THE SUNSET AND SUNRISE OF CIVILISATIONS
Between the fall of the Roman Empire and the rise of the Renaissance, there is an indistinct period which is clouded by mystery. It is known as the Dark Ages. As one of the most horrific periods in the history of Europe, it was besieged by famine, disease, endemic warfare and a total collapse of political systems across the continent. Amid the rubble of chaos, however, there were people determined to propel Europe into a new dawn of enlightenment. What triggered the fall of Rome was decades of rule by inept Roman emperors, whose obsession with self-gain hastened its demise. And while the city crumpled from within, brutal civil wars and natural disasters aided its total collapse. In a way, Rome paid a heavy price for its own success. Together with the vast wealth it imported from the regions it conquered, it also imported new types of diseases that were slowly claiming the lives of countless thousands. This led to a shortage in border guards, which forced Roman officials to recruit foreign mercenaries to guard the territories. But the incompetence with which the officials handled these new recruits, fuelled disgruntle and rebellion against the dwindling superpower. Soon after, barbarian invaders such as the Huns, Goths, Vandals, Franks and the Saxons flooded into Rome to try and clutch what is left of the once indestructible empire. In the next seven centuries, the dark cloud which loomed over the continent became a time known as the Dark Ages. As a direct consequence, even engineering miracles that defined the previous ages of development and innovation such as aqueducts, stopped working altogether. Suddenly, Europe was in a state of disintegration.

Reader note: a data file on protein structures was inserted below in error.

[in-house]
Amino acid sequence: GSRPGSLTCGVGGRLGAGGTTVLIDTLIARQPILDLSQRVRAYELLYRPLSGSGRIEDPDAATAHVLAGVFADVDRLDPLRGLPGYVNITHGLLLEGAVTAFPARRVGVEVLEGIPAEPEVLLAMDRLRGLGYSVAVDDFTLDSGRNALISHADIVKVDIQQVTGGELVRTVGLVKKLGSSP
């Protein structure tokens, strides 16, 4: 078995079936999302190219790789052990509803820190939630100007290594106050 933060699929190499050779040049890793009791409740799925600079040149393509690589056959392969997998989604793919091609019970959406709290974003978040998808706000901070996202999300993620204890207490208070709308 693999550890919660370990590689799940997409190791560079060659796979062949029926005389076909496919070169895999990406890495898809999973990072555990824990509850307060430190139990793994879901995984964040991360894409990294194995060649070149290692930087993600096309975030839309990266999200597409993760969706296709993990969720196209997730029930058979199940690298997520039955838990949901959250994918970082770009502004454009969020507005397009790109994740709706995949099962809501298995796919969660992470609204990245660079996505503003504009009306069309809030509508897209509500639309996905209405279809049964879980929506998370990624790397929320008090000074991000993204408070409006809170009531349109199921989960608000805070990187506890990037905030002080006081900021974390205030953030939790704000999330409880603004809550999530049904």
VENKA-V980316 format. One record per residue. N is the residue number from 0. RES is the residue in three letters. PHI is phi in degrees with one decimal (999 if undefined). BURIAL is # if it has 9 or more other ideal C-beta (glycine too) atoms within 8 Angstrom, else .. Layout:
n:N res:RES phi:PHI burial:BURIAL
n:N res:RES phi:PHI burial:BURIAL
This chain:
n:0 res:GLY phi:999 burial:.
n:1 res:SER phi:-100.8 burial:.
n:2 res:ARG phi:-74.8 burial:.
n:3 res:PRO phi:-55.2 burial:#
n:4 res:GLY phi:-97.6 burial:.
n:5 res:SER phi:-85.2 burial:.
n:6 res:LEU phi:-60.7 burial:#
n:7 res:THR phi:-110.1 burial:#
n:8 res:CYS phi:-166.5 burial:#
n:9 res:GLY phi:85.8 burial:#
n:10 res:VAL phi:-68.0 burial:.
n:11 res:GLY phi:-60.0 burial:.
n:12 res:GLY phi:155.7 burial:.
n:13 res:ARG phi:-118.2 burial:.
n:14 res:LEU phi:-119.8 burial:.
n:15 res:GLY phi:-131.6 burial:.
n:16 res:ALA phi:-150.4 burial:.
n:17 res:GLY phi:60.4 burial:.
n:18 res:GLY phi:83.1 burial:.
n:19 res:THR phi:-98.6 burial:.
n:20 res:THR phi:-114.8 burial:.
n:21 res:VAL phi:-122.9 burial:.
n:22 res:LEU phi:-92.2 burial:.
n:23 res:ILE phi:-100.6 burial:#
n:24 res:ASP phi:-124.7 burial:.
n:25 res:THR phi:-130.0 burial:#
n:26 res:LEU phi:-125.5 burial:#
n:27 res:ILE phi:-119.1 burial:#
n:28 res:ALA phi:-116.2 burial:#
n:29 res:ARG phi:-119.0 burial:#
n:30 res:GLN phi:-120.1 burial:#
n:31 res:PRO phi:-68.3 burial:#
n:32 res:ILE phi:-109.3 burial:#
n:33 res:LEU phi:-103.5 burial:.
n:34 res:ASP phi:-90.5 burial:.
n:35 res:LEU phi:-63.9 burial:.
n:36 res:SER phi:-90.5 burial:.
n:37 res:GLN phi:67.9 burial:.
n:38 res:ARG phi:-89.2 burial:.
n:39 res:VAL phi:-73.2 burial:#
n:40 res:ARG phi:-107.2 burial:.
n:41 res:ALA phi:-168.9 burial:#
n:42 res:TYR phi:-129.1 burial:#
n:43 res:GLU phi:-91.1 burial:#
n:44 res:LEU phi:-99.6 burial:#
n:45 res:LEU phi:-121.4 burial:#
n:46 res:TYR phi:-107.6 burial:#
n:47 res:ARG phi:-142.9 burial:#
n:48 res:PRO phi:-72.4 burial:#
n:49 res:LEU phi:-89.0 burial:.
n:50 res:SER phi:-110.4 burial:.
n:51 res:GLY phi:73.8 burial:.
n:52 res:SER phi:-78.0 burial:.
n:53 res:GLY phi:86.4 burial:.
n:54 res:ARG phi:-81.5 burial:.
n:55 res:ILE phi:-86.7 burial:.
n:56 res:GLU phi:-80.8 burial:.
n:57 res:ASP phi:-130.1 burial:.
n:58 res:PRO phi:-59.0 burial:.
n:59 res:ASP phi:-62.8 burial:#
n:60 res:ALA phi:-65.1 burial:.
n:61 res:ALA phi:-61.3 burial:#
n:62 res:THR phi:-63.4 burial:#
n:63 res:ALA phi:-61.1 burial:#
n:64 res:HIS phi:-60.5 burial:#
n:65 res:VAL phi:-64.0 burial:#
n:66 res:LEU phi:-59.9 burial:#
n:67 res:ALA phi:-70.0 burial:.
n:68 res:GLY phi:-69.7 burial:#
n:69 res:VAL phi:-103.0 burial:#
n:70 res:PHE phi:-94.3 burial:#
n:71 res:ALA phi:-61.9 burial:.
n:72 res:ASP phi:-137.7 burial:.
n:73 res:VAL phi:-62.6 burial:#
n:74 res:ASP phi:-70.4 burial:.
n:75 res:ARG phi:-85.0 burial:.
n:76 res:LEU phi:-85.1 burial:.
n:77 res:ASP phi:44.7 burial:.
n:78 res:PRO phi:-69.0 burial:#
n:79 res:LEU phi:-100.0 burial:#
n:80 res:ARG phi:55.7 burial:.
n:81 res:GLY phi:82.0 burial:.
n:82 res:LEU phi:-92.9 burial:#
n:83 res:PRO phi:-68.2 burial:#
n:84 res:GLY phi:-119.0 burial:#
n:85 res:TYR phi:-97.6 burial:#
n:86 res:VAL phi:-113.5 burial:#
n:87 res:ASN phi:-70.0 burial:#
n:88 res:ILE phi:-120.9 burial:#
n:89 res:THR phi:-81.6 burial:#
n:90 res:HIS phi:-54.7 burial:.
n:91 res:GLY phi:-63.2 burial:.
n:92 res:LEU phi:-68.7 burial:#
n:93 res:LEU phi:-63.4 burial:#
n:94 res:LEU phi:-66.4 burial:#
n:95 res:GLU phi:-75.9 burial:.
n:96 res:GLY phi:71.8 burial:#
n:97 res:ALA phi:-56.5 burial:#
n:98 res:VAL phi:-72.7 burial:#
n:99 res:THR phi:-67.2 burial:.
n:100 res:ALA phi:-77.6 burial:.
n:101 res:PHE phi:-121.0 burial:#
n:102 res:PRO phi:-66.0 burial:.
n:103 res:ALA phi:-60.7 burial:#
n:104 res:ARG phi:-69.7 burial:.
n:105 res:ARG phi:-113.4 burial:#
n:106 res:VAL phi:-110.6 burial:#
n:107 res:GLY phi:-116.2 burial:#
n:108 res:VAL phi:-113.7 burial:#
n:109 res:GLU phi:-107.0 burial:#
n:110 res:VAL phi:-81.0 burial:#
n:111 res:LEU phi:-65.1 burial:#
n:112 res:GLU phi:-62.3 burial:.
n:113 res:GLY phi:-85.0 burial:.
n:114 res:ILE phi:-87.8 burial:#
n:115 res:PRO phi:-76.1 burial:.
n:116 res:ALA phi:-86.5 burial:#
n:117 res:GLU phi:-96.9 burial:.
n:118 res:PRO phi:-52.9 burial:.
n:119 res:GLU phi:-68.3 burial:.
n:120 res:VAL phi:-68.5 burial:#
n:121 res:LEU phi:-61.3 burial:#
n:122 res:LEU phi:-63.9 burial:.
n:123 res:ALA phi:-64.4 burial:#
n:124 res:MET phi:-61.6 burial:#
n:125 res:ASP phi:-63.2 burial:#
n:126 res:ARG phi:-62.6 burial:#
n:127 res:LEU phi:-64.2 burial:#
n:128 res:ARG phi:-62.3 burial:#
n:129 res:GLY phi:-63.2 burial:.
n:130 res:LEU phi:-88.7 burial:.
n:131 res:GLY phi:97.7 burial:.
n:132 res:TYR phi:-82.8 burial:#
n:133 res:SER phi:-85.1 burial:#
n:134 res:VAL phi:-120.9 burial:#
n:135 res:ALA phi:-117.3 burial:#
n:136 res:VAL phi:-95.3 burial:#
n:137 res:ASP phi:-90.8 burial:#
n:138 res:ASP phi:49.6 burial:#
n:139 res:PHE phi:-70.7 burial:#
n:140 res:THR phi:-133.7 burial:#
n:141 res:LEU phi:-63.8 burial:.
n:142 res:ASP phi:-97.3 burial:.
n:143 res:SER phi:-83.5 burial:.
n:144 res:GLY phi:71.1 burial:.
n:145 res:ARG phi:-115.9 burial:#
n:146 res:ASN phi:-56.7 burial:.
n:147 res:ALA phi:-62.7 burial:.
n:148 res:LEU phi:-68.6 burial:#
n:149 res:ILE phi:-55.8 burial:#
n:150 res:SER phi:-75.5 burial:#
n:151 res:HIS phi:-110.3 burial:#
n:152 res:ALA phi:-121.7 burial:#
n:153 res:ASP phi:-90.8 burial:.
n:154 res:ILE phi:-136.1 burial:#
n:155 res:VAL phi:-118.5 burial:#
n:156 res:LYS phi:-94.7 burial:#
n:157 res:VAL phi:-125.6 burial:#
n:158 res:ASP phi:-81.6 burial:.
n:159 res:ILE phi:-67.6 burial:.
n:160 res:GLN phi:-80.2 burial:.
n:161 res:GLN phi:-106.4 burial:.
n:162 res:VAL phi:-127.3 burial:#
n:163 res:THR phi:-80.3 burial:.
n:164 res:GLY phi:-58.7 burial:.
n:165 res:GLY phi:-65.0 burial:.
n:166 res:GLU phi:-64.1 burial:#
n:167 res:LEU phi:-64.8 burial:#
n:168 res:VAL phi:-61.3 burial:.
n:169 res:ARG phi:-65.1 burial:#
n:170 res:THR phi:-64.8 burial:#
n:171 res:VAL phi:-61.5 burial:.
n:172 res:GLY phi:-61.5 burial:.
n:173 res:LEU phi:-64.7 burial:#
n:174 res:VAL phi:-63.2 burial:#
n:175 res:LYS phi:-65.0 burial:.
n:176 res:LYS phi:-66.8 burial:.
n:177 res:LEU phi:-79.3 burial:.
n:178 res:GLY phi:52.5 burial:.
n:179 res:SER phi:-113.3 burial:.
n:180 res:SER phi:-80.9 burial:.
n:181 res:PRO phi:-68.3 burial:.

Over time, the Colosseum which was once a showcase of Rome's supremacy bowed down in pain, during these troubled times. The façade of the decaying monument became an emblem for the downward spiral of one of history's greatest civilisations. Strikingly, in just a century, the law and order which governed the people of the continent disintegrated into upheaval and disorder. It was also a period when people grew deeply paranoid and superstitious. Evidently, it took Rome another three centuries with the crowning of Charlemagne or Charles the Great as emperor, before the Roman Empire would hope to rekindle its past glory - politically and economically. And Charlemagne would go down in history as one of the most brutal figures in the Dark Ages. He was a man of steel will and intelligence. To restore order in his vast dominion he pursued a zero-tolerance policy. Consequently, under his command his empire expanded to include modern day Germany, France, Holland, Switzerland and Poland. Like Alexander the Great before him, he established a sophisticated system of governance by dividing the kingdom into small counties. Charlemagne then embraced a circle of influential scholars advanced in the fields of literature, philosophy and science with the aim of spreading a culture of creativity. Throughout his kingdom he built schools and provided poor children with free education. Charlemagne was also one of the first European kings to make a consorted effort to learn to read and write. And although the economic depression in Europe lasted 600 years, the continent made a cultural rebound with the aid of one of the most valuable intellectual resources. It was simply education.